By Vera P. Moutafchieva
Ebook by means of Moutafchieva, Vera P.
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Additional resources for Agrarian Relations in the Ottoman Empire in the 15th and 16th Centuries
79 The actions of his son, however, cast some light upon this question. The Establishment of the Timar as a System Mehmet II (1451-1481) was the Ottoman ruler whose name is inextricably linked with the final imposition of the timar system and with putting it on the statute books. The name of "Conqueror" was given to him not only because he captured Constantinople (1453), but because of his victories over the remains of the Anatolian beyliks and over Karakoyunlu U zun Hasan. 80 It should be stressed, however, that the hereditary feudal aristocracy of the beyliks had its supporters in the Ottoman government.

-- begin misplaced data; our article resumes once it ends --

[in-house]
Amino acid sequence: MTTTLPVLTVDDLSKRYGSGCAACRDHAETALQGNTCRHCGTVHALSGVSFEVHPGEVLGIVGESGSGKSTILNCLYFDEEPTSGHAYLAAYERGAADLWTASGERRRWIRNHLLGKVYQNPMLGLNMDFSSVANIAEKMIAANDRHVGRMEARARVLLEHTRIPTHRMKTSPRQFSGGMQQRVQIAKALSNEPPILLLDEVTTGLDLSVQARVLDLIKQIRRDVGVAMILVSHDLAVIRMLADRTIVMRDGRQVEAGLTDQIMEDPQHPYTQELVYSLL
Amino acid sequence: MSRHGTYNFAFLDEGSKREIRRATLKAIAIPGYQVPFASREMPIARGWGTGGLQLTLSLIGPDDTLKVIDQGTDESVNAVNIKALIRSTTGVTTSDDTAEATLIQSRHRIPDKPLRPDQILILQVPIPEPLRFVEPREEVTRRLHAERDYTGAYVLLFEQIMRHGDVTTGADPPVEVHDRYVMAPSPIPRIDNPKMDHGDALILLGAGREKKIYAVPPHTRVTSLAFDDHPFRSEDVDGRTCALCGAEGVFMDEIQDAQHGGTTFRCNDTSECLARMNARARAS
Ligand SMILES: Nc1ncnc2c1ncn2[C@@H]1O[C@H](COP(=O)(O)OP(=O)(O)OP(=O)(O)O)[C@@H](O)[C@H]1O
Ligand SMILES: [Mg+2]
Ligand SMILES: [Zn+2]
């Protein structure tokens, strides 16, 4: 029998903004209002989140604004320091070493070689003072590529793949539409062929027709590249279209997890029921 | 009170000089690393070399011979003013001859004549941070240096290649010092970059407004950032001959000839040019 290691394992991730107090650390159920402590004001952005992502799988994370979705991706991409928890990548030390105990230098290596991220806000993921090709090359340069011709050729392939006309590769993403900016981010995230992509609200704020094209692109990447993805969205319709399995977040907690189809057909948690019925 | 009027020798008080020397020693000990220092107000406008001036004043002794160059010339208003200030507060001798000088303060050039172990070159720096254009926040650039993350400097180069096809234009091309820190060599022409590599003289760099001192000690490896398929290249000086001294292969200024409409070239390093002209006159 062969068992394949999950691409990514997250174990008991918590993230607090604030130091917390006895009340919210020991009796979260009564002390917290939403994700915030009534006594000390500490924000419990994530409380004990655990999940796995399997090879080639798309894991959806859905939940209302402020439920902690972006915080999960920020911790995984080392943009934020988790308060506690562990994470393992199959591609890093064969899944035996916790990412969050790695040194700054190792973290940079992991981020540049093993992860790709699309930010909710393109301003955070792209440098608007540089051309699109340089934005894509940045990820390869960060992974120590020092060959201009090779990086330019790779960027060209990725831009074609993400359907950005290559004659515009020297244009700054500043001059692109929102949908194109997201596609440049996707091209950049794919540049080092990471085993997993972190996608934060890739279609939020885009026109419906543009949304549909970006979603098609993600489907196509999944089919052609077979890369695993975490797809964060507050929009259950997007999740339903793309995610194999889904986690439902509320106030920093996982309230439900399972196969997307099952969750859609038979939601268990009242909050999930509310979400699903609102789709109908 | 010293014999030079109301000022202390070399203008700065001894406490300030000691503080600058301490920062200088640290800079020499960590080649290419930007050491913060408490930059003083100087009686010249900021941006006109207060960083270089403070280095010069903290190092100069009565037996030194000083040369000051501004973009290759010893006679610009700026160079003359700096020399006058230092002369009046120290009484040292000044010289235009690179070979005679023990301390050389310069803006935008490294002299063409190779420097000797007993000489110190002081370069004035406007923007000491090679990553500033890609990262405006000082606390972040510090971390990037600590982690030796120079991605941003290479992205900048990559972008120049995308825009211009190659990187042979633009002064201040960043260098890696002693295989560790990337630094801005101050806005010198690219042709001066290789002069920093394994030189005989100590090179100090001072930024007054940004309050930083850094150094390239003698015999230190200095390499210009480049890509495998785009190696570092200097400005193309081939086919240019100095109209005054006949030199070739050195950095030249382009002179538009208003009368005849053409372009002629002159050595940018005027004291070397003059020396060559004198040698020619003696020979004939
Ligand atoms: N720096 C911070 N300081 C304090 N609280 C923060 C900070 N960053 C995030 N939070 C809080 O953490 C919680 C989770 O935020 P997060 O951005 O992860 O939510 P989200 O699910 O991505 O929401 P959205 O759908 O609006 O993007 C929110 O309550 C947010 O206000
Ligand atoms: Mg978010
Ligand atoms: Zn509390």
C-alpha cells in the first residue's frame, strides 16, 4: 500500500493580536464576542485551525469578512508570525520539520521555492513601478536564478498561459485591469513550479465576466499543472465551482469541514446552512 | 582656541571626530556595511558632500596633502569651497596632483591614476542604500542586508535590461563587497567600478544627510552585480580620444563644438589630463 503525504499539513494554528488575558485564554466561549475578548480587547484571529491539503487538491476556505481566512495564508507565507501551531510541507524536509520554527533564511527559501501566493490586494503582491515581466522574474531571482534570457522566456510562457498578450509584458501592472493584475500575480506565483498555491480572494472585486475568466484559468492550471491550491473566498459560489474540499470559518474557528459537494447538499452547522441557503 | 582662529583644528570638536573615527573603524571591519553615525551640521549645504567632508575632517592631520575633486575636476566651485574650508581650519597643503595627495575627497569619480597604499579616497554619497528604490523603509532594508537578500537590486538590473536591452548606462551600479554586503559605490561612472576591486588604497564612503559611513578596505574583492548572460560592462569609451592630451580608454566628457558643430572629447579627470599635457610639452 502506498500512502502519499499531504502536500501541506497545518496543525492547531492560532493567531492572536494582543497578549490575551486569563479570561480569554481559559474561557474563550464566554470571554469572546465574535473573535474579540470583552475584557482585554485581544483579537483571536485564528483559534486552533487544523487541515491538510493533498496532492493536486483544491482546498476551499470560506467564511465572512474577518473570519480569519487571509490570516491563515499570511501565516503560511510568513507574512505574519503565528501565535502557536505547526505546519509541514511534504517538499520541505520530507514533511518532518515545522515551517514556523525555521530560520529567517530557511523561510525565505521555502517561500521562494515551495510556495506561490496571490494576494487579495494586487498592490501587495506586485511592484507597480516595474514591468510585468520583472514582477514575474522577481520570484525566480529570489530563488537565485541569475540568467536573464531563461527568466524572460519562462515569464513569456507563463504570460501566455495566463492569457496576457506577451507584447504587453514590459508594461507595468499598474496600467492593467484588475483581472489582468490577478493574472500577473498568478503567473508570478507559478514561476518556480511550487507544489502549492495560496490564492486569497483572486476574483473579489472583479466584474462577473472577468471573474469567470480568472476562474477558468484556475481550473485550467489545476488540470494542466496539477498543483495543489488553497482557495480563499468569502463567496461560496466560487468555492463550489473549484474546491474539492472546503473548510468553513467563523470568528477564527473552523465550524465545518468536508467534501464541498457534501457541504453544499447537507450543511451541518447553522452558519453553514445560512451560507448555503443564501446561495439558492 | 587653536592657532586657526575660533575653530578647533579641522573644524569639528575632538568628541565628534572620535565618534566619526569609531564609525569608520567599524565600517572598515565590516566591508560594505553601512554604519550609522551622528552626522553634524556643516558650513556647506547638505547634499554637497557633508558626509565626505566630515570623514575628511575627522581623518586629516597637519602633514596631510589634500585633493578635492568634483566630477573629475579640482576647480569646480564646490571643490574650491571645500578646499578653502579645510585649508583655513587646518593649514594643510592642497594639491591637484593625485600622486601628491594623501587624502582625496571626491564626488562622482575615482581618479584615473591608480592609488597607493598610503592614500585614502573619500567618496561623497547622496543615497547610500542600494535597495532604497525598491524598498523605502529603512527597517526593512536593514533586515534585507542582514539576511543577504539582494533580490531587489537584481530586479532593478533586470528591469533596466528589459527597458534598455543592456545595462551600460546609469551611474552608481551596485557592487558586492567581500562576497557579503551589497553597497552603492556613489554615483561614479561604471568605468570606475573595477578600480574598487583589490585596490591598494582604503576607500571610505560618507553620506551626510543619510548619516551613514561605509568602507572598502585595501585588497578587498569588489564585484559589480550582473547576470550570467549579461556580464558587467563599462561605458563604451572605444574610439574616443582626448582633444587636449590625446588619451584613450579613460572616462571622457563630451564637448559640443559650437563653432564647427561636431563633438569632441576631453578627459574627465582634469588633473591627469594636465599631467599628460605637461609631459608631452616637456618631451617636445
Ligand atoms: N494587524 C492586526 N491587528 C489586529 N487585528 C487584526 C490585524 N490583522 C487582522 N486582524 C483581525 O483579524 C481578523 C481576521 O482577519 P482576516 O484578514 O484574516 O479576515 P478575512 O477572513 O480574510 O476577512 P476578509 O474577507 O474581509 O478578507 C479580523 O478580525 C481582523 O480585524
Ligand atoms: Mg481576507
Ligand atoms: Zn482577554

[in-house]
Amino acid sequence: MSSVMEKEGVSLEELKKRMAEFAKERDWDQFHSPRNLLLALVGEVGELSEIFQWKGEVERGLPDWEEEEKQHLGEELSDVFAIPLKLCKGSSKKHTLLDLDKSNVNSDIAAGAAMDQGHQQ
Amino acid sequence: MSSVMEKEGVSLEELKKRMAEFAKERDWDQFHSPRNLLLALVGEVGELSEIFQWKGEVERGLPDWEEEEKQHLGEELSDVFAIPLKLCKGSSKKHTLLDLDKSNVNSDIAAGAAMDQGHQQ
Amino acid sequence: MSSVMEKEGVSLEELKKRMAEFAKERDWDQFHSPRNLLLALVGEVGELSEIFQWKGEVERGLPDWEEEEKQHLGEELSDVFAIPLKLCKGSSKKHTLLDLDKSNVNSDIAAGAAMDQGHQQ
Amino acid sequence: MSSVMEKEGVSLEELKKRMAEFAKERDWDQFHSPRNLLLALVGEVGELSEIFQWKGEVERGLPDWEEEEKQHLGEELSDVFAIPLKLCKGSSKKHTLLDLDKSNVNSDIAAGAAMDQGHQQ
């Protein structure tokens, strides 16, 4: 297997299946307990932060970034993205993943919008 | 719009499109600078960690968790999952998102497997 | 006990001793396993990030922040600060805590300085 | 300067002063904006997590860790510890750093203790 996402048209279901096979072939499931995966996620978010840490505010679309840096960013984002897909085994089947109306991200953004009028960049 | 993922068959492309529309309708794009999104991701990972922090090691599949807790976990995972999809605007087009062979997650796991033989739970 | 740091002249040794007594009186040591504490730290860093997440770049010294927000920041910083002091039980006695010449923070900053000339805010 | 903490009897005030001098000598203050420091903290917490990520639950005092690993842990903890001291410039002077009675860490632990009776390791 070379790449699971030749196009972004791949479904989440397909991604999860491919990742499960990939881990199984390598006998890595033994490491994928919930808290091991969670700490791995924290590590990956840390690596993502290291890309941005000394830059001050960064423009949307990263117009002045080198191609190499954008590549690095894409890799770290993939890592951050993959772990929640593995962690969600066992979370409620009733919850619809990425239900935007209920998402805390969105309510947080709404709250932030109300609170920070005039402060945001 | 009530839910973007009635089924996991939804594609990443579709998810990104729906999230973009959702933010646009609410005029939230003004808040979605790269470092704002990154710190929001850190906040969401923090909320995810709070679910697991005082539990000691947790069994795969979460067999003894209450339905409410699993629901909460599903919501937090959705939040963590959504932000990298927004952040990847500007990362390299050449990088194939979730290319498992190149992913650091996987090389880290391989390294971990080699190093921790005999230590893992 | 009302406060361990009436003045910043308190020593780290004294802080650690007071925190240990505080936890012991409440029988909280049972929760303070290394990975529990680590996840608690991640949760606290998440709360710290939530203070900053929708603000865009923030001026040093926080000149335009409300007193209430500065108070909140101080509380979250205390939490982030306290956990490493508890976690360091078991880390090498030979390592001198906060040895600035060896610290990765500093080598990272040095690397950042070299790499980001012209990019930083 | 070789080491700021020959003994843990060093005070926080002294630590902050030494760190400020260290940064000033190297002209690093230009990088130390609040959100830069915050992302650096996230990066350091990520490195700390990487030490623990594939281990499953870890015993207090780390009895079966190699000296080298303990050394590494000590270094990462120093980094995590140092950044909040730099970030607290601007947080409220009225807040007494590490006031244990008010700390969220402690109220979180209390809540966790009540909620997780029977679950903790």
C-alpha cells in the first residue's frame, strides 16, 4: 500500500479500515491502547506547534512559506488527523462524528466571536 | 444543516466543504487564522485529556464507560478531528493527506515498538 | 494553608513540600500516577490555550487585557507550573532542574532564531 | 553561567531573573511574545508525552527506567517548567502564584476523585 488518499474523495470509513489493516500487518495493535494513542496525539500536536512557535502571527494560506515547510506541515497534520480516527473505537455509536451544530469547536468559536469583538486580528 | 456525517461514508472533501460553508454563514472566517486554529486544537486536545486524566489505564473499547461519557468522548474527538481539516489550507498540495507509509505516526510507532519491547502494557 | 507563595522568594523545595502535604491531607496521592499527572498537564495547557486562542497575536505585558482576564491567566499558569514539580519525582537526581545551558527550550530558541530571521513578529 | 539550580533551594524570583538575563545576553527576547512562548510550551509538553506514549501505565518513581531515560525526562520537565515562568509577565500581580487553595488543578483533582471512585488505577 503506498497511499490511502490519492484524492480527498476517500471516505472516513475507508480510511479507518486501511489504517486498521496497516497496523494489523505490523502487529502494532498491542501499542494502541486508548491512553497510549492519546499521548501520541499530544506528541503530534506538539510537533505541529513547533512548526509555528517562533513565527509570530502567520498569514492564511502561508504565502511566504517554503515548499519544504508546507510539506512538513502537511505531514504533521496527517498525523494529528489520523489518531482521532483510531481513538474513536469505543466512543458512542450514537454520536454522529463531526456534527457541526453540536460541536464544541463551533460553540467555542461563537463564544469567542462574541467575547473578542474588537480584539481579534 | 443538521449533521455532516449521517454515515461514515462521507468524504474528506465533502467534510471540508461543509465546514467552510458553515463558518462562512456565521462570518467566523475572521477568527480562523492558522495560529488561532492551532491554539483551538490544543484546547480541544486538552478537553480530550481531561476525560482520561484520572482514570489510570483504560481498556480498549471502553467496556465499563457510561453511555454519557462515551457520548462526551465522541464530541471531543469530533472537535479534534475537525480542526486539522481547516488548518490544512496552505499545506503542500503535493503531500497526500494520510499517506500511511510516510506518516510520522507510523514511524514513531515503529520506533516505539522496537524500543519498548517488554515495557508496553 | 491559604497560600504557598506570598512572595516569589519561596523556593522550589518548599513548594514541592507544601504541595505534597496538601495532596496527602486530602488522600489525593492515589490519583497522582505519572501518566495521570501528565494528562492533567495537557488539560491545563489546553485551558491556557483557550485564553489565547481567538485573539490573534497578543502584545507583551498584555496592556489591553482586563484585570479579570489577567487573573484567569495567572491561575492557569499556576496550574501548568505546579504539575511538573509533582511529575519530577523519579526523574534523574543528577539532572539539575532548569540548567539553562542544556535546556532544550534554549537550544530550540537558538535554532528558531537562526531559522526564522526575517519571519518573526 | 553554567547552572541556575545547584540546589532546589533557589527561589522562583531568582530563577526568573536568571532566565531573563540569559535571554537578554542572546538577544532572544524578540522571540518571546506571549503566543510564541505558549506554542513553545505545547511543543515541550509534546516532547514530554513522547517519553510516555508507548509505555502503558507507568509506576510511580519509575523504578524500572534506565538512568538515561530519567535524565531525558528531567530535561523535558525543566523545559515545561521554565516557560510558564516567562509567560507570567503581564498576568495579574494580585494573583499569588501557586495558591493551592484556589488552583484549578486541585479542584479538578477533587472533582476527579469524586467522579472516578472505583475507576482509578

The central government kept a strict watch over the growth of feudal income by means of the il-klztibi, every "ex-register" household was noted, and considered to be a reserve of the fisc for the formation of new timars, and, if necessary, for addition to already existing timars. The very fact that, in 1431, the average timar was one with an income of 1,000 to 3,000 akqe, and it was only toward the end of the reign of Mehmet II that it had reached the 5,000-akqe mark convincingly demonstrates that the authorities recorded any changes that had taken place.
If the offense were repeated, he lost his right to hold a rimar, but could reclaim it if his service record were "clear" for a period of seven years. 127 Timars that became vacant were granted either by, or on the recommendation of, the beylerbey, and the following preferences were taken into account: (a) the son of a deceased rimar holder (b) a rimar candidate who lived in the same sancak. 128 In return for the rimar which was granted, the sipahi was obliged to participate personally in campaigns or in the garrison guard, to keep two or more armed retainers (cebelli) or unarmed servants (gulam), to provide tents, etc.